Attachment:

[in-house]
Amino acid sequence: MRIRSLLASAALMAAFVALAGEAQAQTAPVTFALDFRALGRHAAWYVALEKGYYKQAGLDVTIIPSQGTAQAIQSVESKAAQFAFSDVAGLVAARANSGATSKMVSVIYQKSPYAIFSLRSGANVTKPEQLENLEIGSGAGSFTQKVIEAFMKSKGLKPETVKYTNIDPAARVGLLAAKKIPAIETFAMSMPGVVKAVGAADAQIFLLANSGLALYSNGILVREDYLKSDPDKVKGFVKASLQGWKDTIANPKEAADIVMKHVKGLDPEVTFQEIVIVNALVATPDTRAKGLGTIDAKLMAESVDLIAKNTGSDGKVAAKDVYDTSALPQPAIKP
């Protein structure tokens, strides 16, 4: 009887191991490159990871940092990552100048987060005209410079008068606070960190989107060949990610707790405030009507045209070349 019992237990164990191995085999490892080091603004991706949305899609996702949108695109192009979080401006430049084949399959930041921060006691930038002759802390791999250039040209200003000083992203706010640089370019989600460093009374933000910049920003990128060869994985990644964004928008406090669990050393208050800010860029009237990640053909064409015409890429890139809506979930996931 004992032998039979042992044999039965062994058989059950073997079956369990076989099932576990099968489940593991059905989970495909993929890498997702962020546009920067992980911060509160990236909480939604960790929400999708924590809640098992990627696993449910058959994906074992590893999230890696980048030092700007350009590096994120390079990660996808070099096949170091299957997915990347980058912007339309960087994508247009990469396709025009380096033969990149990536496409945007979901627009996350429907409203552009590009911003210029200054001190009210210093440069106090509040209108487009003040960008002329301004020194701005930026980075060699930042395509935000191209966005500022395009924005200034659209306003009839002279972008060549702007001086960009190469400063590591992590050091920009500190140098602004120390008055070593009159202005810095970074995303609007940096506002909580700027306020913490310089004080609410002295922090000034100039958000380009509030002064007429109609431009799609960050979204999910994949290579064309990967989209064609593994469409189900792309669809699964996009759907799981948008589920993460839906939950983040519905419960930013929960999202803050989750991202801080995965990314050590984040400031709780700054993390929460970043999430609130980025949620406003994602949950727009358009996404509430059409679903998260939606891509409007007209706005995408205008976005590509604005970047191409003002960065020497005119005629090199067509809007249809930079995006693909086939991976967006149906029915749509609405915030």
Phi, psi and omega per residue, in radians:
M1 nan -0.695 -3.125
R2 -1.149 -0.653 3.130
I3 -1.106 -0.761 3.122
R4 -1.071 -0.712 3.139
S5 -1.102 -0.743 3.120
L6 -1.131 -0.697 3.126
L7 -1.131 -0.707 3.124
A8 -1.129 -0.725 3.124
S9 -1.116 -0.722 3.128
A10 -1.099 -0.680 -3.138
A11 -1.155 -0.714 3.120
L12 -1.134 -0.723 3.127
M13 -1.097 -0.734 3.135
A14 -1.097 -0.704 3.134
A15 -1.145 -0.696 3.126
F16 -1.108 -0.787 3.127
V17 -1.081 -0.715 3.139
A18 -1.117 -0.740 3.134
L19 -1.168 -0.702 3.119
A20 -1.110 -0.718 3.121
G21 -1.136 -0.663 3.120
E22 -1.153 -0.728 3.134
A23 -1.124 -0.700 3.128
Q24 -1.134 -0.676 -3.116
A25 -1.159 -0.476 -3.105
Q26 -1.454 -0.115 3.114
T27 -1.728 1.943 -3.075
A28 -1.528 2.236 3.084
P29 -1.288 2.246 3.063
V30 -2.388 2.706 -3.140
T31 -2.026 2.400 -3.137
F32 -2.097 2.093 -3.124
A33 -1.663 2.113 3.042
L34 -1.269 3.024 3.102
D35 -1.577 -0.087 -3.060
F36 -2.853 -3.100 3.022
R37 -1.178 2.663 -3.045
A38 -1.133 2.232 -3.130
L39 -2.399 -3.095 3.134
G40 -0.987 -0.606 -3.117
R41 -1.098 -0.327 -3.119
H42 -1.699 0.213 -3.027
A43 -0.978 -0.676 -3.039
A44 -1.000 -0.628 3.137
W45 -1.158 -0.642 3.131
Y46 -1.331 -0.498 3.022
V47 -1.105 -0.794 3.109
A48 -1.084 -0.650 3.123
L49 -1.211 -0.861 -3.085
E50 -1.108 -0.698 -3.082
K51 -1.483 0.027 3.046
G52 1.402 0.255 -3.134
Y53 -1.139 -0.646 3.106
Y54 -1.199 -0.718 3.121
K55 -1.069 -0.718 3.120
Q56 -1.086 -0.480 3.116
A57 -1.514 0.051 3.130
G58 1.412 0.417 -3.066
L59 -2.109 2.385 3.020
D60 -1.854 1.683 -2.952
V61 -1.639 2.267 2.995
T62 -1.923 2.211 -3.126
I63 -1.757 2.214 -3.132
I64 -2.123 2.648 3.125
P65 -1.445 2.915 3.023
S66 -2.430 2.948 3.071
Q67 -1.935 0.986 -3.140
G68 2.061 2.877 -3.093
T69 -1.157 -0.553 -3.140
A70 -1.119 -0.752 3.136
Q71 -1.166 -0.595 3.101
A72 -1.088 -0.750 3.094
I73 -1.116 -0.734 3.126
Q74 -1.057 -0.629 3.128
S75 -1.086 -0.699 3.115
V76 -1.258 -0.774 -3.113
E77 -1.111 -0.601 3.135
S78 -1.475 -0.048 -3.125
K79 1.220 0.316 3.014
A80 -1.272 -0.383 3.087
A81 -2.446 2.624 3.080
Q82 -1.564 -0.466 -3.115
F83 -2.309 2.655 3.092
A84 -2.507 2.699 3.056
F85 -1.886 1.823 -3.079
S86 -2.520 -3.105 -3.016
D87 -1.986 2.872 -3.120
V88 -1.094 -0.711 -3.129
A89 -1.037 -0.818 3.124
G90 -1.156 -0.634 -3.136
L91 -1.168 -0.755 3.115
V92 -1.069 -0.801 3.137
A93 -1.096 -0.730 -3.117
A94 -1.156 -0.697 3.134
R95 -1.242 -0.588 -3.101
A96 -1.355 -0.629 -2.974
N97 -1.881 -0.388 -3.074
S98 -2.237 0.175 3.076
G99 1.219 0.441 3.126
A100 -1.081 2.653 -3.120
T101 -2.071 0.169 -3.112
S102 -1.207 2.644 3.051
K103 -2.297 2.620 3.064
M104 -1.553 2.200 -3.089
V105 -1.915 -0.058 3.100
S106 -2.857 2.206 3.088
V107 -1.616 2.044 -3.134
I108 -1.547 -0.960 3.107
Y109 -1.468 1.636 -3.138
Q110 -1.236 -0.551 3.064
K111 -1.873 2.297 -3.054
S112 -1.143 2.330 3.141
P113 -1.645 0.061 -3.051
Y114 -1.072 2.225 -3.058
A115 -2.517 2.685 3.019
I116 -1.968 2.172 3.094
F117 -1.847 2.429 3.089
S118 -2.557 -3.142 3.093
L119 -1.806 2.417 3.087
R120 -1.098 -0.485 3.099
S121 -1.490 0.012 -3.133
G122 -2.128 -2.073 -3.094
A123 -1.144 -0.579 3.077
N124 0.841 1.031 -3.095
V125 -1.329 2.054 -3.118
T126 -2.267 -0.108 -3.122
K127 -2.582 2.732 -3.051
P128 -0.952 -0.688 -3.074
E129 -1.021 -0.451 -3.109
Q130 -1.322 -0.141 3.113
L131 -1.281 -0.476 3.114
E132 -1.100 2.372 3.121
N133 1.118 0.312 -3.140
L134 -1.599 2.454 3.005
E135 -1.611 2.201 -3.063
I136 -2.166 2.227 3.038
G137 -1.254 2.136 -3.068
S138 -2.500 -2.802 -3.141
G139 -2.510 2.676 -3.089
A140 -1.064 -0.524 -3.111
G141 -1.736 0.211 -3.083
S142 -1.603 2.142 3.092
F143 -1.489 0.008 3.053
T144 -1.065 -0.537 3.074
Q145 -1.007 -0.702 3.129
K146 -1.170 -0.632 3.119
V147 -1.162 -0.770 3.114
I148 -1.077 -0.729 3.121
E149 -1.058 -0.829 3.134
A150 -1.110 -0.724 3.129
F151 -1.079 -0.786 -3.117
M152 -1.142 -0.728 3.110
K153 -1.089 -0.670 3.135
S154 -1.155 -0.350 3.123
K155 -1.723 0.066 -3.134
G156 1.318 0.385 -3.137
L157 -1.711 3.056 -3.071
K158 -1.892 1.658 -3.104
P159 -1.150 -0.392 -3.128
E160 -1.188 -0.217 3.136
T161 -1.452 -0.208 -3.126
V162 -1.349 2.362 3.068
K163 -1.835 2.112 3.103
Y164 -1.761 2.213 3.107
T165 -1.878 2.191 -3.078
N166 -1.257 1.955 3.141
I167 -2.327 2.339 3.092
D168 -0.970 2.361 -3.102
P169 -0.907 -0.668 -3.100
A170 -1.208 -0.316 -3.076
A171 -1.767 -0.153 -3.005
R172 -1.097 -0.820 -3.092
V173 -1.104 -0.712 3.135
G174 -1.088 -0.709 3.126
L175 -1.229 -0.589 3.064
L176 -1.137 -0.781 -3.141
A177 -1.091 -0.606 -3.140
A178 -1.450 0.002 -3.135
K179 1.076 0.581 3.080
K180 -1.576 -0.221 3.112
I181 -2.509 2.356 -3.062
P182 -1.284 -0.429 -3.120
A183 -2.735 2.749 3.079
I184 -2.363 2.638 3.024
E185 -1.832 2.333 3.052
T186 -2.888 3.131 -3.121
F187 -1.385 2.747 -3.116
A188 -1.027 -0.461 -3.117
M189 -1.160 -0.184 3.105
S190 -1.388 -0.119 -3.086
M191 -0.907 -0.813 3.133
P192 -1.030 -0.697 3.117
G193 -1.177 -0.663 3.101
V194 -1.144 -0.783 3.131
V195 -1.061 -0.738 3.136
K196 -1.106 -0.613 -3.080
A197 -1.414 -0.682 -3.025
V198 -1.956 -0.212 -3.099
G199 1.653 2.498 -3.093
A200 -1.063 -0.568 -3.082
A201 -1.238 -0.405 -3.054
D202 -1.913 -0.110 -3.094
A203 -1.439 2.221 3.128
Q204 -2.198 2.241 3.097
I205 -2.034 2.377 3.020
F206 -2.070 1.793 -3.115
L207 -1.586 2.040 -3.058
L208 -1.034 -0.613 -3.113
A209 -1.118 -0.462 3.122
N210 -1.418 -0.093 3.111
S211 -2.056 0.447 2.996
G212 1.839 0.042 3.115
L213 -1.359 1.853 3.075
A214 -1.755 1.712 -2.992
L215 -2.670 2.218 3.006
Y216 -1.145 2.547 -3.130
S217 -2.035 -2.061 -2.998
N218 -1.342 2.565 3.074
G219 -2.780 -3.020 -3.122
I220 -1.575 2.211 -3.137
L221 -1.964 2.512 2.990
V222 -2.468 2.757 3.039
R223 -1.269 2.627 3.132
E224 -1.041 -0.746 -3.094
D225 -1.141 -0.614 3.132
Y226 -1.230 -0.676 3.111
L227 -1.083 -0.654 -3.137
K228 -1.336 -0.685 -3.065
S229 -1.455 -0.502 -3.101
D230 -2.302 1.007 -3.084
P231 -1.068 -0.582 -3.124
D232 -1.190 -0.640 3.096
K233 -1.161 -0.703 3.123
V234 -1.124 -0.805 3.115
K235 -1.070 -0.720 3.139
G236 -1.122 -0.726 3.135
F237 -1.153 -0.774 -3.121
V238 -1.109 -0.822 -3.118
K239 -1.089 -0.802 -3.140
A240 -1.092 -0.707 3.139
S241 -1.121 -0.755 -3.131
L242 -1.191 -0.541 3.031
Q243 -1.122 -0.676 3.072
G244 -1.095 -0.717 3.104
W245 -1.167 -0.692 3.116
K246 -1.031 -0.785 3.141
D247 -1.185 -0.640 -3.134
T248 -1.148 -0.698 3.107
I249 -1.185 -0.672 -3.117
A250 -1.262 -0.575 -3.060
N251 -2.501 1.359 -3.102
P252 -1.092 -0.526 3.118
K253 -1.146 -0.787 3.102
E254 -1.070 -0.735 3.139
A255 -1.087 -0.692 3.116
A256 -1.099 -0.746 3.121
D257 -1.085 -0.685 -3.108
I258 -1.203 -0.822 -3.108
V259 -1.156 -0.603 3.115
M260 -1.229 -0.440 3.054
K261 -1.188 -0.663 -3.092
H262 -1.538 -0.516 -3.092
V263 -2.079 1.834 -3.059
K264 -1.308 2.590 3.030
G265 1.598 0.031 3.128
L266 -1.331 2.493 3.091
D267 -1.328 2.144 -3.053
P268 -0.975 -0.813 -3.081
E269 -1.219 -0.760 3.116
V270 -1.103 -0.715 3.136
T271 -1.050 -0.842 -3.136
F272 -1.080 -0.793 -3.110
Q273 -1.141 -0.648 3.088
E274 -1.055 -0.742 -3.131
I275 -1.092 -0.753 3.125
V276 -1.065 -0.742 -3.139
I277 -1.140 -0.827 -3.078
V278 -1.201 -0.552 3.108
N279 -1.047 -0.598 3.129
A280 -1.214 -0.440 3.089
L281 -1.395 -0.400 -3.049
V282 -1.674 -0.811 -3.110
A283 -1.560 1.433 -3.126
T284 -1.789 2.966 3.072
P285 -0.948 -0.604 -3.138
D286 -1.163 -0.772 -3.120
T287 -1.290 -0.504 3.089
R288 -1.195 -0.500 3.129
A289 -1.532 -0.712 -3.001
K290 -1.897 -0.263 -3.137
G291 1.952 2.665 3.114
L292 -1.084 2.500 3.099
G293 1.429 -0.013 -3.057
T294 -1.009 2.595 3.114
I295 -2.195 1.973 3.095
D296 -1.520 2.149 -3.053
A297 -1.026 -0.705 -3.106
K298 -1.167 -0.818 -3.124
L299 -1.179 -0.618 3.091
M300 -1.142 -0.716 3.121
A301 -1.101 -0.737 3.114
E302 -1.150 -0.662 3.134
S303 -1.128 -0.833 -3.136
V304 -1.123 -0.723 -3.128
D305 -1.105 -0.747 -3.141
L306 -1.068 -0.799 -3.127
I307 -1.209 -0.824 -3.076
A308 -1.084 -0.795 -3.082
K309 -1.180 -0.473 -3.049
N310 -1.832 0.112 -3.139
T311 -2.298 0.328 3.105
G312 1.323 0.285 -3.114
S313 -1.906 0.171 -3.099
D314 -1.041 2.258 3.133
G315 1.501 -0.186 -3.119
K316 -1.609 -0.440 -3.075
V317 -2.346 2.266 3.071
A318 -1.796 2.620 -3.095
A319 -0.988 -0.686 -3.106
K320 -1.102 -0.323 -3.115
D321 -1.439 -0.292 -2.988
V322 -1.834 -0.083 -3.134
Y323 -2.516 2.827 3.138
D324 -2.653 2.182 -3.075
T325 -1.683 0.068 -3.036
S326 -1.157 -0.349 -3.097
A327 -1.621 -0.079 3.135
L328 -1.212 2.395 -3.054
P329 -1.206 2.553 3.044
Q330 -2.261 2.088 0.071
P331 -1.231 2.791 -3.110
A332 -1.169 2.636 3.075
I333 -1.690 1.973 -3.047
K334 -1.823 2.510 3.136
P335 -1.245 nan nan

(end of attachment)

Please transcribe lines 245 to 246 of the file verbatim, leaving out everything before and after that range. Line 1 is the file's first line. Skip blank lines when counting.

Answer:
S241 -1.121 -0.755 -3.131
L242 -1.191 -0.541 3.031